Shock Absorbers

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Replacement Parts Specifications

Shock Absorbers

All model years of the Rialta use the same shock for the front and the same shock for the rear axle. The OEM brand used for both the front and rear shock absorbers is Bilstein. You can find Bilstein shocks available from a large number of retail automotive sources and a multitude of online companies.

Fortunately, Monroe has recently decided to add a product to their line that fits the Rialta motorhome. In 2004 they introduced their Gas Magnum RV shock absorber line and the pricing structure undercuts Bilstein by about half. You need to check prices from several sources as there seems to be quite a variance.

  VW Winnebago Bilstein Monroe
Front Shock 7D0 413 031C none B46-1911 37195
24-019118
Rear Shock none 112033-02-000 B46-1830 555041
24-018302
  •  Bilstein's RV Shock Application Guide (PDF)
  • Monroe Shocks
  • Monroe Shock Application Guide (On-Line Look-Up Only)
  • Monroe Shock Absorber Mounting Styles (PDF)
  • Monroe Shock Absorber Dimension Charts (PDF)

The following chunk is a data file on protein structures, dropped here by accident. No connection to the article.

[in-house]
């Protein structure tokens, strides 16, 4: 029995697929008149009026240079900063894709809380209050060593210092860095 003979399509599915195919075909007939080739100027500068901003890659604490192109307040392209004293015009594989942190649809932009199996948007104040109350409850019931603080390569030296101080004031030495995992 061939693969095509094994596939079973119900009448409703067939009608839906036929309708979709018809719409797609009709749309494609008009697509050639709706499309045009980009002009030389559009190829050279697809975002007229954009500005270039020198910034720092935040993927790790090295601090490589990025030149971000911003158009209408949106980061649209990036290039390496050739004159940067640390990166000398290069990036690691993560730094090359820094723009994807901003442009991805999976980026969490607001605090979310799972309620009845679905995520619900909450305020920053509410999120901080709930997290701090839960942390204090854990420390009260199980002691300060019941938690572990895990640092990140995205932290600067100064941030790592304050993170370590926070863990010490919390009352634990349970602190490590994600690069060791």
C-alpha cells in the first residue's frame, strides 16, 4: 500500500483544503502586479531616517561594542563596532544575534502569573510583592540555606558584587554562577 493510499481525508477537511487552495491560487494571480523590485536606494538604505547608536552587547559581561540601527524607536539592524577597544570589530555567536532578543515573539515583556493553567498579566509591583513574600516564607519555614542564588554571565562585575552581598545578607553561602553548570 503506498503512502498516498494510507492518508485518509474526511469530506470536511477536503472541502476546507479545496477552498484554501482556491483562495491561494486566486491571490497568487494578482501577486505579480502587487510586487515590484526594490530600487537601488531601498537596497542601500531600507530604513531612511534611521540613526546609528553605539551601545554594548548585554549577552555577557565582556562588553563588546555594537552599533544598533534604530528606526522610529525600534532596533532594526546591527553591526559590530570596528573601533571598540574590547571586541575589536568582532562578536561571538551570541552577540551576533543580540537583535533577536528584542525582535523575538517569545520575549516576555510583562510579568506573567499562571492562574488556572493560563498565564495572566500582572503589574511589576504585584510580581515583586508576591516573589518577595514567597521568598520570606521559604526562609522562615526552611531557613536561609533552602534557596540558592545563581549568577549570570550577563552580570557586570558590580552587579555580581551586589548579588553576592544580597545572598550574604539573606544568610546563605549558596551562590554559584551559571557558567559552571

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    Front Shock Absorbers

    Surprisingly, the front shock absorber on the Rialta is the same as comes from the factory for the EuroVan camper. In other words, the front shocks on the Rialta are not any bigger or heavier duty than those on the EVC. Replacing the shocks are straightforward and anybody with the simplest of knowledge and tools can effect replacement.

    The original shock for the front axle of a Rialta is a Bilstein "B46-1911" (new p/n 24-019118) which is a mono tube gas charged design. You probably won't find this part number in stock at any dealer because of its limited use. There is at least one other brand name available and that is Monroe. Bilstein warrants their after-market shocks for life but this warranty does not apply to the original shock.

    Some prevalent online sources for Bilstein and Monroe shocks include EuroParts-SD.com, eshocks.com (which also provides free shipping from their location in Michigan if your order is more than $200), and others. Or you can try any other automotive parts store or tire/shock dealer but even if they show the part in their inventory system, it most likely will have to be special ordered.

    You probably could order this shock through the VW dealership or a Winnebago dealership but be prepared to pay more. One recent price quote from a VW dealer was nearly $200 for each shock. And these prices are not installed.

    Bilstein does offer a service to rebuild your old worn out Bilstein shocks for a flat fee, but you would have to pay shipping to their Poway, California facility and new mounting hardware such as hex nuts and washers is not included. Bilstein shocks are normally warranted for life except the OEM shocks that came with the vehicle are only warranted by the vehicle manufacturer, in this case, Winnebago.